Cover

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pp. 1-1

Title page, Copyright Page

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pp. 2-7

Contents

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pp. 8-11

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Preface

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pp. xi-xiv

...This book is published with the understanding that the author is not herein engaged in rendering legal, accounting or other professional services. For those readers seeking legal advice or other expert assistance, the services of a professional should be engaged for that specific purpose...

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Introduction: No Single Best Way

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pp. 1-8

...This book has been written to meet a need within the American film industry for a balanced and objective overview of information relating to the numerous film-financing options and their respective advantages and disadvantages. The book is for those people, whether they are producers...

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Part One: Subsidies

...This first section of the book brings together several forms of film finance that are not generally considered stand-alone financing methods, in the sense that such methods are not likely to raise enough money to finance the entire production of a single motion picture, unless the budget is in...

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1. Gifts and Grants

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pp. 11-20

...Although it is not likely that a filmmaker will be able to successfully solicit one or more gifts adequate to fund the entire budget of a feature film (unless the budget is extremely low), the filmmaker may want to start his or her film-financing activities by soliciting one or more gifts...

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2. Domestic Government Subsidies and Tax Incentives

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pp. 21-38

...It may not be quite accurate to consider tax incentives as a stand-alone form of film finance. In all fairness, tax incentives function more as a supplement to investor financing, in the sense that they provide additional motivation for investors to invest. Many investors are partly motivated by...

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Part Two: Investor Financing

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pp. 39-46

...Investor financing of all or part of a film production or its distribution is distinctly different than the other common forms of film finance we will consider, such as gifts, grants or loans. With investments, the people or entities providing the money have an expectation of not only getting...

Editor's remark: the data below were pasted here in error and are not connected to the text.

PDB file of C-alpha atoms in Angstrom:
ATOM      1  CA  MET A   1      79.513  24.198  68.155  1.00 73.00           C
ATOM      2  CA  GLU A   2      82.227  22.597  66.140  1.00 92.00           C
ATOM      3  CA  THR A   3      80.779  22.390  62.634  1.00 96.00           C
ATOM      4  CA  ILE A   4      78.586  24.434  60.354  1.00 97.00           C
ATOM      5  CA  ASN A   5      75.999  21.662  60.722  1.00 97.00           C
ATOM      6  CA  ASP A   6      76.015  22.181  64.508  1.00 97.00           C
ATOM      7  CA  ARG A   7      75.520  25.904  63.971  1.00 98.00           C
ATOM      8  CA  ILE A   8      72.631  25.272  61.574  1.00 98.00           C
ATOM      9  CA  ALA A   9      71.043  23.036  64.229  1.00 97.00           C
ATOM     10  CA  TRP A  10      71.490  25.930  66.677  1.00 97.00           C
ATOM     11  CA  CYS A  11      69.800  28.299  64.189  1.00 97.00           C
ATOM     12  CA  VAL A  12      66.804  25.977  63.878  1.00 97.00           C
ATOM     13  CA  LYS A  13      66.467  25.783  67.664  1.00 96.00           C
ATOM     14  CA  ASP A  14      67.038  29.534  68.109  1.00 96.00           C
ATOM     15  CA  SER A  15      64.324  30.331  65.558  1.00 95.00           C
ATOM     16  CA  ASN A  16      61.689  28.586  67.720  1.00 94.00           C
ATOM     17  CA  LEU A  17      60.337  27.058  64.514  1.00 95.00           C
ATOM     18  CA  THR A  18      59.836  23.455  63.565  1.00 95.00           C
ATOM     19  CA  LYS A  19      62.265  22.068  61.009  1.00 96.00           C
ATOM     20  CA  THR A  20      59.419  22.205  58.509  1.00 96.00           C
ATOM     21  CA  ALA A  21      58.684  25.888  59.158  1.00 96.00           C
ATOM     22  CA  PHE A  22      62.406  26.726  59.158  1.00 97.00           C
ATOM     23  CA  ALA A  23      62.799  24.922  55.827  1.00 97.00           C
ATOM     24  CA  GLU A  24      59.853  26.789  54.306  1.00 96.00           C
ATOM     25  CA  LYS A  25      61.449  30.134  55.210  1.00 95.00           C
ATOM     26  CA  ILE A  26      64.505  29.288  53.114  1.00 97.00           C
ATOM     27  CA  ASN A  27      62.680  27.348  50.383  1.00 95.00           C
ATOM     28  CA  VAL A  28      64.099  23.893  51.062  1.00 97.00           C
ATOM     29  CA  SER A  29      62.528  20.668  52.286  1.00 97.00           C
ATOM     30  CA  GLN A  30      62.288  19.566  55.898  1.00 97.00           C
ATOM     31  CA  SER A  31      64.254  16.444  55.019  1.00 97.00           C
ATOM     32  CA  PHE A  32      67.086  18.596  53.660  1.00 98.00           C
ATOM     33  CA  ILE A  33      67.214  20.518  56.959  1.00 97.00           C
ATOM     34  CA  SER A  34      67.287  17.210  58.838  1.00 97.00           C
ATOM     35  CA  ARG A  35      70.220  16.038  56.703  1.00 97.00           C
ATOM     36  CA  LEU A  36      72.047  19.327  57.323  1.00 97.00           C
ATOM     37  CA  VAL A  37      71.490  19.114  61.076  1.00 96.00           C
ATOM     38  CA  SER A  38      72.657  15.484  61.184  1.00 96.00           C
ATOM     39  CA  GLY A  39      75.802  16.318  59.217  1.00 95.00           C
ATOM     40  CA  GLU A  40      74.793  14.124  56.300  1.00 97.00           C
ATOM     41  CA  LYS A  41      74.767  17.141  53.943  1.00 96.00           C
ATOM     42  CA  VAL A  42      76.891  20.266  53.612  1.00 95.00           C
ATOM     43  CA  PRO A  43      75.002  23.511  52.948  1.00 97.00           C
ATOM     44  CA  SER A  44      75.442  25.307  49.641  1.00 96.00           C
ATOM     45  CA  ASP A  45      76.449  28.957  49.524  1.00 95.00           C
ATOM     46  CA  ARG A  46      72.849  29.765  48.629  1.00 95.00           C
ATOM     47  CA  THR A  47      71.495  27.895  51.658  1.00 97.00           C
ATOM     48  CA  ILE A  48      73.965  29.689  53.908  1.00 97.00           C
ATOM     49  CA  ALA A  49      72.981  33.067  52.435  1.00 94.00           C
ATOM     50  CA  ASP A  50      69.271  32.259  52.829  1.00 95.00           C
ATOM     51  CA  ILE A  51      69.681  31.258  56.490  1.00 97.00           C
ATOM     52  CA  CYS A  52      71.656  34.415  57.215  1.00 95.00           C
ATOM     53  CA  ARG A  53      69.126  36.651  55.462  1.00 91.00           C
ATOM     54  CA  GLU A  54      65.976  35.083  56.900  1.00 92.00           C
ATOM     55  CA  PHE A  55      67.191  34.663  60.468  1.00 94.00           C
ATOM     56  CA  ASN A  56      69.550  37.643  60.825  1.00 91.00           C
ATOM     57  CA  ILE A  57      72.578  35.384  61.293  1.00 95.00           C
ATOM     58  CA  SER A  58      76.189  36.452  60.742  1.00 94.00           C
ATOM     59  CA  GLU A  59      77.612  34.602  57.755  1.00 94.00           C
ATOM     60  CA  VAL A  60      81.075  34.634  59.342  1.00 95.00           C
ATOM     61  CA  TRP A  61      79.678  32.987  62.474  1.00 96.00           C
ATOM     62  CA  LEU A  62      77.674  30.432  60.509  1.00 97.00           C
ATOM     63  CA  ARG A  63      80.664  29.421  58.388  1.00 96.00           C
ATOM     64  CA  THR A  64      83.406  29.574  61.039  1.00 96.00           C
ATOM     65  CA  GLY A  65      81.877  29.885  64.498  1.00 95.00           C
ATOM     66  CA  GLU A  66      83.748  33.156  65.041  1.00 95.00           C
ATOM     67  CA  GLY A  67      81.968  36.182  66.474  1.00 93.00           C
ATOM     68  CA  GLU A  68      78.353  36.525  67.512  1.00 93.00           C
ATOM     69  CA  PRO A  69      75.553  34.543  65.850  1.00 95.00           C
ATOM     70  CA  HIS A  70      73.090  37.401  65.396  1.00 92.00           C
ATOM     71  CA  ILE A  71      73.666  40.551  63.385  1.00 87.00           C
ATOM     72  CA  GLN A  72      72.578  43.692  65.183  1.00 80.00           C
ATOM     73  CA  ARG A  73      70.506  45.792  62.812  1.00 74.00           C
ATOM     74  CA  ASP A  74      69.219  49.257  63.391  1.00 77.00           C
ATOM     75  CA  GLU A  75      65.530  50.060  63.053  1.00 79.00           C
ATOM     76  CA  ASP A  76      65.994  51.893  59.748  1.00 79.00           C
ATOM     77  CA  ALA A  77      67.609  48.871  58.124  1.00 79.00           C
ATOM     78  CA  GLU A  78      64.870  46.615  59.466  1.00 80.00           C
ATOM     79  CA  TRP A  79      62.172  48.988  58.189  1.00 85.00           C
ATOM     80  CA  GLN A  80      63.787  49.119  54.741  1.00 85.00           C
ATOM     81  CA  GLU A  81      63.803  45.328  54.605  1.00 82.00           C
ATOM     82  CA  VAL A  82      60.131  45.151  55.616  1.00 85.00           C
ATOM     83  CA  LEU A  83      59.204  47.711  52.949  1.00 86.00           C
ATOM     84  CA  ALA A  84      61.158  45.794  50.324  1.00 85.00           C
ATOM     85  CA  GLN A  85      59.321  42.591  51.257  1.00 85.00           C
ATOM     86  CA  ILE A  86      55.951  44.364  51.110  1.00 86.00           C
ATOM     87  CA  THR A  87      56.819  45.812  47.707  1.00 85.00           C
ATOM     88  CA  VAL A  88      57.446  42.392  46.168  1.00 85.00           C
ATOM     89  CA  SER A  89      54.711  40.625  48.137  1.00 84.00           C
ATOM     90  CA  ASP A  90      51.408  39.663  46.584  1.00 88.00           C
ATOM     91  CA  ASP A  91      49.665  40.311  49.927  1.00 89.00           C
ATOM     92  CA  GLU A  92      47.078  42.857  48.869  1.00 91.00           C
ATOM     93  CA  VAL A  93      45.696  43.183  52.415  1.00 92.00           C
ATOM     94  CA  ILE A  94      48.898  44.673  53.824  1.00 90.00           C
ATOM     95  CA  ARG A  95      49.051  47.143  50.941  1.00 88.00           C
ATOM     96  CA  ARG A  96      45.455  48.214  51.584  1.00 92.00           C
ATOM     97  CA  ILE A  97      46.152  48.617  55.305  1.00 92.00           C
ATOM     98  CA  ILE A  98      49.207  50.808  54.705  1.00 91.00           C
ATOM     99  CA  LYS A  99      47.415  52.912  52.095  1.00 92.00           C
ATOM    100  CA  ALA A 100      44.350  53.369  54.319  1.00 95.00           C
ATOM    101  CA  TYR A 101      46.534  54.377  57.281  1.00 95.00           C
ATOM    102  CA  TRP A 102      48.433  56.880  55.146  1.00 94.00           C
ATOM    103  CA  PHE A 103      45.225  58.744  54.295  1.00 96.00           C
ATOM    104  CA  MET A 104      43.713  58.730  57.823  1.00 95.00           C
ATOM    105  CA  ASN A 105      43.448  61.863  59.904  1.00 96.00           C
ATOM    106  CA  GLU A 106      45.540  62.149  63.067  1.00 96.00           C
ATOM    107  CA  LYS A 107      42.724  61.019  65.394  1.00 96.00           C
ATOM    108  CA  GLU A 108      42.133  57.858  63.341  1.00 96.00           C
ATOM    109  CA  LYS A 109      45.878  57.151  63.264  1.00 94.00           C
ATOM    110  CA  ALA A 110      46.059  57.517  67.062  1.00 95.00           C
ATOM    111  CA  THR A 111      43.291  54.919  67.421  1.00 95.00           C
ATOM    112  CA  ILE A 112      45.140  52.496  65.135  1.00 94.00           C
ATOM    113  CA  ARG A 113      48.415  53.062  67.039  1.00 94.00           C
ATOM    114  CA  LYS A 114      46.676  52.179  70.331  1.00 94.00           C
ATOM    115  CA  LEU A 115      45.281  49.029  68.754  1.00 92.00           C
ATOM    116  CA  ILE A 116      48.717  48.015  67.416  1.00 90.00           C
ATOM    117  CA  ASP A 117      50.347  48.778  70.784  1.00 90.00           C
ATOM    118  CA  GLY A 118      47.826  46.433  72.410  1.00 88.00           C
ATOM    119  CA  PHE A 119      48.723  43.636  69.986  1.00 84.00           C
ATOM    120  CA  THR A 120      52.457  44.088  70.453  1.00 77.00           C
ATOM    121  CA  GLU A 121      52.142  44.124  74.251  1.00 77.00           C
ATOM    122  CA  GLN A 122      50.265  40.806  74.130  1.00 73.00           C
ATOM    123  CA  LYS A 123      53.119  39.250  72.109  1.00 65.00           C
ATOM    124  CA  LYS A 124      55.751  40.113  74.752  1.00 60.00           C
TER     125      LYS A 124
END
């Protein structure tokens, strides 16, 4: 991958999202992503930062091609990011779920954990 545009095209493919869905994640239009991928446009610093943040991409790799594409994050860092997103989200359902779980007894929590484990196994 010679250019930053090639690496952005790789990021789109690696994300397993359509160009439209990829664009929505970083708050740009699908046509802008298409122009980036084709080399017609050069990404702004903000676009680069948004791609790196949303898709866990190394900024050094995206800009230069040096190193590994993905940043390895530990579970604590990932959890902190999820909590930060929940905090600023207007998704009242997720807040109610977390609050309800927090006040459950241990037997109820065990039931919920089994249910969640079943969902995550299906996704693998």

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Active Investor Vehicles

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pp. 47-48

...At least initially, active investor vehicles appear to be attractive because the money might be raised from one or two wealthy individuals. Occasionally, in fact, the Hollywood-based trade press will produce articles about film finance, but unfortunately such articles tend to focus...

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3. The Investor-Financing Agreement

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pp. 49-51

...The investor-financing agreement is one of several active investor-financing (nonsecurities) transactions that may be used to raise a limited amount of funds from one, two or a few active investors. The other three discussed in this book are the general partnership/joint venture...

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4. General Partnerships and Joint Ventures

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pp. 52-58

...Another of the active investor vehicles that may be initially considered by a filmmaker for starting a film production business is the general partnership. Whenever two or more persons associate for the purpose of carrying on a business for profit, regardless of whether they intend to...

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5. The Initial Incorporation

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pp. 59-63

...A third active investor vehicle possibility involves the creation of a new corporation. This transaction also provides an early opportunity to raise a limited amount of funds. As an example, if a producer brings together four or five close friends, family or business associates for the purpose...

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6. The Member-Managed LLC

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pp. 64-66

...A fourth active investor vehicle that may be considered by a film producer is the member-managed limited liability company. The LLC is a relatively new form of business entity available in most states. Its formation is based on state law and typically involves filing articles of organization with the...